Some years ago, I attended an exhibit of treasure from the Atocha shipwreck which treasure hunter Mel Fisher had located off the coast of Florida. The Atocha was the most famous ship in the Spanish fleet that sank in 1622 in a hurricane near the Florida Keys. The exhibit was at a jewelry store that had made special accomodations for the display. All of the regular merchandise had been stored away to make room for silver bars, gold coins and jewelry. It was an impressive show, and there was a waiting line outside.
When it was my turn to enter, a representative handed a silver bar to me and asked, “Heavy, isn’t it?” As I carefully moved the bar from hand to hand to test its weight, he mentioned that it was worth thousands of dollars. Although I’ve forgotten the exact amount, it was enough to buy a fancy new car. I told him I was just looking and spent about 30 minutes gazing at display cases and pondering buried treasure. “Just think,” I said to myself, “many years ago, these artifacts were lost at the bottom of the ocean. And here they are today, looking as good as new.”
Lost treasures have fascinated people for centuries. But not all treasures consist of gold and silver. For those of us in the advertising business, some are hidden away in file cabinets and company archives.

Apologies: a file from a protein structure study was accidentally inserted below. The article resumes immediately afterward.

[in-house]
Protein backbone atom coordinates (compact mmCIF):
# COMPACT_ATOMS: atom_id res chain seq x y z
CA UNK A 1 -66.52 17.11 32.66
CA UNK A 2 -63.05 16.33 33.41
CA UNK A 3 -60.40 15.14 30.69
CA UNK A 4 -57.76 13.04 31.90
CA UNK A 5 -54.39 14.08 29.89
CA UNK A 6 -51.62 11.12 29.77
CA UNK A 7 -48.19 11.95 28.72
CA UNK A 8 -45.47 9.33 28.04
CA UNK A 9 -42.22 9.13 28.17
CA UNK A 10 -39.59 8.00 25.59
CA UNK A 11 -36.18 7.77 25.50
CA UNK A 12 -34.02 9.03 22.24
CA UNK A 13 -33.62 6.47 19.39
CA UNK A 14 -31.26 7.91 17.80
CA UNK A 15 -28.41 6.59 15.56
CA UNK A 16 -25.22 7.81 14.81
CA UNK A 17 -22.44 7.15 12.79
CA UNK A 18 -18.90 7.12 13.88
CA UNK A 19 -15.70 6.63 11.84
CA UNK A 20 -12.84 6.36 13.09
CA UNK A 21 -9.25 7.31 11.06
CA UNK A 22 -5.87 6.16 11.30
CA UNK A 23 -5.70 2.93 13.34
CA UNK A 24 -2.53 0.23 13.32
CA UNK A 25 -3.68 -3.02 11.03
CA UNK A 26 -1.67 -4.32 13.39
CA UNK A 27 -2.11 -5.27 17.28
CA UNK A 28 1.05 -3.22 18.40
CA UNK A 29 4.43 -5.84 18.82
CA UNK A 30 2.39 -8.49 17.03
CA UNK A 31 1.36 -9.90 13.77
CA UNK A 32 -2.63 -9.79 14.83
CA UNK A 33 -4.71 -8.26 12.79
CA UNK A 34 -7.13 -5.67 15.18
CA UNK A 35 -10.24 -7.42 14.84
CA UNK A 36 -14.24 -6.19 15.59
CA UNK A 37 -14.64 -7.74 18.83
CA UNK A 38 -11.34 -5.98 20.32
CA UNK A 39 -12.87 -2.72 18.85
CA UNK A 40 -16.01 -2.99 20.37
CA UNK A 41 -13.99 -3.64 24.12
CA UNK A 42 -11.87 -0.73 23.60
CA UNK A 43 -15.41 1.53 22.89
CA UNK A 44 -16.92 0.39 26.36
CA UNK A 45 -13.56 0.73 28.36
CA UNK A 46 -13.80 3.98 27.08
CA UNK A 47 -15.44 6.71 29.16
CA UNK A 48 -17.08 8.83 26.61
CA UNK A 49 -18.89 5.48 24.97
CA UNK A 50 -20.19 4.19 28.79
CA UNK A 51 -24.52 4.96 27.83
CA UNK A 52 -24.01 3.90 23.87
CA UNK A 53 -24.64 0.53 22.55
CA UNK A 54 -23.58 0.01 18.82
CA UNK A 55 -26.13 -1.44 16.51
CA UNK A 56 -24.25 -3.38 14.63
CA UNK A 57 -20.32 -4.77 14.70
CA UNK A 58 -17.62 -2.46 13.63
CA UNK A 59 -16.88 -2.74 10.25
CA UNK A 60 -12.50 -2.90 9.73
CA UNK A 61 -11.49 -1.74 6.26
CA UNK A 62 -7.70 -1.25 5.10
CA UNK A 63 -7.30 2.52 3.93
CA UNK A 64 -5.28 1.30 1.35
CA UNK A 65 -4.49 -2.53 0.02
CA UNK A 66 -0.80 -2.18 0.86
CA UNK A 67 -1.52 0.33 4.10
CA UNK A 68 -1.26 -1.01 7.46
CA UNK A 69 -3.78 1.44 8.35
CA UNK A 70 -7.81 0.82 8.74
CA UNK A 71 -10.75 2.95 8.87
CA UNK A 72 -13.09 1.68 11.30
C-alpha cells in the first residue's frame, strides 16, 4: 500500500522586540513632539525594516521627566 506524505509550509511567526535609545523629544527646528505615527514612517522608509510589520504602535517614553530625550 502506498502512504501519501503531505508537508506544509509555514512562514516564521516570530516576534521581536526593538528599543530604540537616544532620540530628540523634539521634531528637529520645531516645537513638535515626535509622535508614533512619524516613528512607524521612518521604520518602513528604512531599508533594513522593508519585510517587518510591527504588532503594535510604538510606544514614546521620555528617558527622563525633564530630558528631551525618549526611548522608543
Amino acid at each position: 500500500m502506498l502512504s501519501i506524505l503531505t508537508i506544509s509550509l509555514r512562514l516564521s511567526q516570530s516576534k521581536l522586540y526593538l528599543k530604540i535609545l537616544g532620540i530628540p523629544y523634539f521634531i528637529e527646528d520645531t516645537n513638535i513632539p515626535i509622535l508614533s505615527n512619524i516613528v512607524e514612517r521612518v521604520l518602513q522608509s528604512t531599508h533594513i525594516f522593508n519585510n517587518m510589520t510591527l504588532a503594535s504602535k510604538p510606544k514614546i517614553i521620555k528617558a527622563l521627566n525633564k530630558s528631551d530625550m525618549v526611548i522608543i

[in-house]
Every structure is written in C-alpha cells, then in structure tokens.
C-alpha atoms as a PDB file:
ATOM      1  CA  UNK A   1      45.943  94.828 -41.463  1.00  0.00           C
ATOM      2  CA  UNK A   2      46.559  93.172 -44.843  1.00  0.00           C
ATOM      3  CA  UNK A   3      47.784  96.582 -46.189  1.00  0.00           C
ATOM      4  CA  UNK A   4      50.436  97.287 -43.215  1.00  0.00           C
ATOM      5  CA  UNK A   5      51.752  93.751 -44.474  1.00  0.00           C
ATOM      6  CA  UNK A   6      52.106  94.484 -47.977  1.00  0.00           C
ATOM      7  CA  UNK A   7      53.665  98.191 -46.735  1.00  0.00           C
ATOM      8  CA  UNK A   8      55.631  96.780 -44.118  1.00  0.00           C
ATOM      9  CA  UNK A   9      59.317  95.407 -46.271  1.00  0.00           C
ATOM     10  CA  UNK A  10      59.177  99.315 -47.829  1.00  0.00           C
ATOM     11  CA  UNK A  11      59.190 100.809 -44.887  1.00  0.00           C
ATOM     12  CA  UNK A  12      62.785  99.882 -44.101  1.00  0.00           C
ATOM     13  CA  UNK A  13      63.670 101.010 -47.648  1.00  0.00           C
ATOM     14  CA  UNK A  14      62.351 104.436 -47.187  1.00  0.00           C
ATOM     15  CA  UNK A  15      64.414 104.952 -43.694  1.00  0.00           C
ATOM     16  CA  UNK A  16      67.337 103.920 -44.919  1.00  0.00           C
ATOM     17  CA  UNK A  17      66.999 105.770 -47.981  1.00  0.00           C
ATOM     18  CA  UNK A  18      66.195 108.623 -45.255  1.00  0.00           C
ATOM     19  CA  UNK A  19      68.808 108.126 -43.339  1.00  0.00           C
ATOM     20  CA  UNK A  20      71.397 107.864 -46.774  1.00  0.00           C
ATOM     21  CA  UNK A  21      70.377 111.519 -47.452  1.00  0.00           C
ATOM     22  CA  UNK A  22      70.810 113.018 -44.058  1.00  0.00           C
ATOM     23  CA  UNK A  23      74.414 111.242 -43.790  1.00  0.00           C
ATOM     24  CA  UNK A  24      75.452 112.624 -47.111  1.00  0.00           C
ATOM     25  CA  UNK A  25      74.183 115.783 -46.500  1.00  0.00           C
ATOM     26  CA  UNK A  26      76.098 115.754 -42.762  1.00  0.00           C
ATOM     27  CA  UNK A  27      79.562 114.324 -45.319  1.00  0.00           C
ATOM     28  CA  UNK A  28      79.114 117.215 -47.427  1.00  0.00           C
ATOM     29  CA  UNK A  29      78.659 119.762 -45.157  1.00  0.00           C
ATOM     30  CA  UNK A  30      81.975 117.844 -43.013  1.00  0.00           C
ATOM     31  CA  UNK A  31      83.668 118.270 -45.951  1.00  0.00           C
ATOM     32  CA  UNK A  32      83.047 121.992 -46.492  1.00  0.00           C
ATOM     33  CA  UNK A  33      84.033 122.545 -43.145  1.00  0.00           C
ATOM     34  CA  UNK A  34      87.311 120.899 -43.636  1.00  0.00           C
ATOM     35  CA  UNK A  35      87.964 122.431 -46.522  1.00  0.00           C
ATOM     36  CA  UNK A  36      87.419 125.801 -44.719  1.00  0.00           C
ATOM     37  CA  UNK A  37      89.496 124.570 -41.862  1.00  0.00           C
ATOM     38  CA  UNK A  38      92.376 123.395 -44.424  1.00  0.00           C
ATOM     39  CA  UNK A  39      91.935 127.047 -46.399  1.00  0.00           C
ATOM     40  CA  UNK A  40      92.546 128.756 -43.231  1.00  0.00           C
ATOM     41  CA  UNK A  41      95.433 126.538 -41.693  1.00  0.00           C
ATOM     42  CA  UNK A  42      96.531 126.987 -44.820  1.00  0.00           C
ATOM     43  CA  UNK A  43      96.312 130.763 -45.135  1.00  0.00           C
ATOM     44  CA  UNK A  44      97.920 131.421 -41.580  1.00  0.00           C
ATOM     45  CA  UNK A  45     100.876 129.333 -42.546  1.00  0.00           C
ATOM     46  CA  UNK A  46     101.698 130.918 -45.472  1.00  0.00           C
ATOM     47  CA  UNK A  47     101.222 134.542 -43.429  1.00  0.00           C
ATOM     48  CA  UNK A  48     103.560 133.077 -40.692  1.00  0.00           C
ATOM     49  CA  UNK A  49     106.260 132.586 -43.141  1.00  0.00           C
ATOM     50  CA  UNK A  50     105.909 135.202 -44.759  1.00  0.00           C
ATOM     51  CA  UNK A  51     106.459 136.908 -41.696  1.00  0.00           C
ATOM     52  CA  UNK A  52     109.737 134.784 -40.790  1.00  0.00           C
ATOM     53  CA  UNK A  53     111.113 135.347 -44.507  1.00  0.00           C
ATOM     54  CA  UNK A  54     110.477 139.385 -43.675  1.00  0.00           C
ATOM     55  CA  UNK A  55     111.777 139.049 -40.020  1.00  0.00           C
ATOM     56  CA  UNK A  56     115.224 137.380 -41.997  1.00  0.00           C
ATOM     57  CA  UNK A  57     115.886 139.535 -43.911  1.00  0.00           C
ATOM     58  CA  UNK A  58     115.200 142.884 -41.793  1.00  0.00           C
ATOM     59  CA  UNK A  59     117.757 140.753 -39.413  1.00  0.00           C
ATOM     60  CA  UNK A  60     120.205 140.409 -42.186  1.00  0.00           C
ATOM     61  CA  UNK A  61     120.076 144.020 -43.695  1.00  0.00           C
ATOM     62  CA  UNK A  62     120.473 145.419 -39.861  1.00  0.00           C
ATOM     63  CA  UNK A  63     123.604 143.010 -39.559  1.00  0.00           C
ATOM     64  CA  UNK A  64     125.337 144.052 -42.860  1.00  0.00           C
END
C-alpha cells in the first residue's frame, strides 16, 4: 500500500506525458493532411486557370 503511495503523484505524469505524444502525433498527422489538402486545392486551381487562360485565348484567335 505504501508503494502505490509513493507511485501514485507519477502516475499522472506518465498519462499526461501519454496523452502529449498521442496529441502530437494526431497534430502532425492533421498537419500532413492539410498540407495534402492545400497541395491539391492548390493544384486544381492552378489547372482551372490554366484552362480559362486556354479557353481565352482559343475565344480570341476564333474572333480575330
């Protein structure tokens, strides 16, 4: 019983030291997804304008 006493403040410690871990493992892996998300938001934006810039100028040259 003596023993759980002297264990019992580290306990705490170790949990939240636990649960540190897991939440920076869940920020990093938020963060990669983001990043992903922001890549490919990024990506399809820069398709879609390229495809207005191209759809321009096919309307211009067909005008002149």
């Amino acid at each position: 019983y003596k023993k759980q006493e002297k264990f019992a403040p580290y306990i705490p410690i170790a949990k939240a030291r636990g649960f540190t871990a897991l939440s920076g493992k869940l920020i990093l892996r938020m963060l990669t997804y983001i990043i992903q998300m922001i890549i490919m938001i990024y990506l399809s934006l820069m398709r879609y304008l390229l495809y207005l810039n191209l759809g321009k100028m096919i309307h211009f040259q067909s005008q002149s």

Take Jessica, for example. She told me about one of her advertising accounts, a local lumber company which has been in business for many years. “For as long as I can remember,” she said, “the company had run generic ‘look at us, we’re in the lumber business’ ads. All of the ads featured nondescript illustrations of stacks of lumber, with the headline, ‘Three generations of service’ and their logo at the bottom. Since a lot of their customers are commercial building contractors, they saw advertising as just a way to keep their name in front of the public.
“I knew there was a better way, so I did a little research on their advertising history. I looked through a file of their old ads, and it didn’t take long to find a series on woodworking projects. I suggested that they: (1) update their image ads to offer specific discounts to contractors and (2) revive the woodworking idea to differentiate their friendly-neighbor philosophy from the big box store across town.
“It was an easy sale, because it was an update of an idea they had previously run. We expanded their advertising to include both approaches – both with the underlying “Three generations of service” theme. The first woodworking ad featured a birdhouse (with building instructions). The second one featured a kids’ playhouse (also with instructions). The next ad spotlighted picnic tables, and it went on from there. The campaign was a real boost to their business, and it added an element of personality.”
Jessica came up with a real winner. And it all started with a treasure hunt for ideas.
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John Foust has conducted training programs for thousands of newspaper advertising professionals. Many ad departments are using his training videos to save time and get quick results from in-house training. Email for information: email@example.com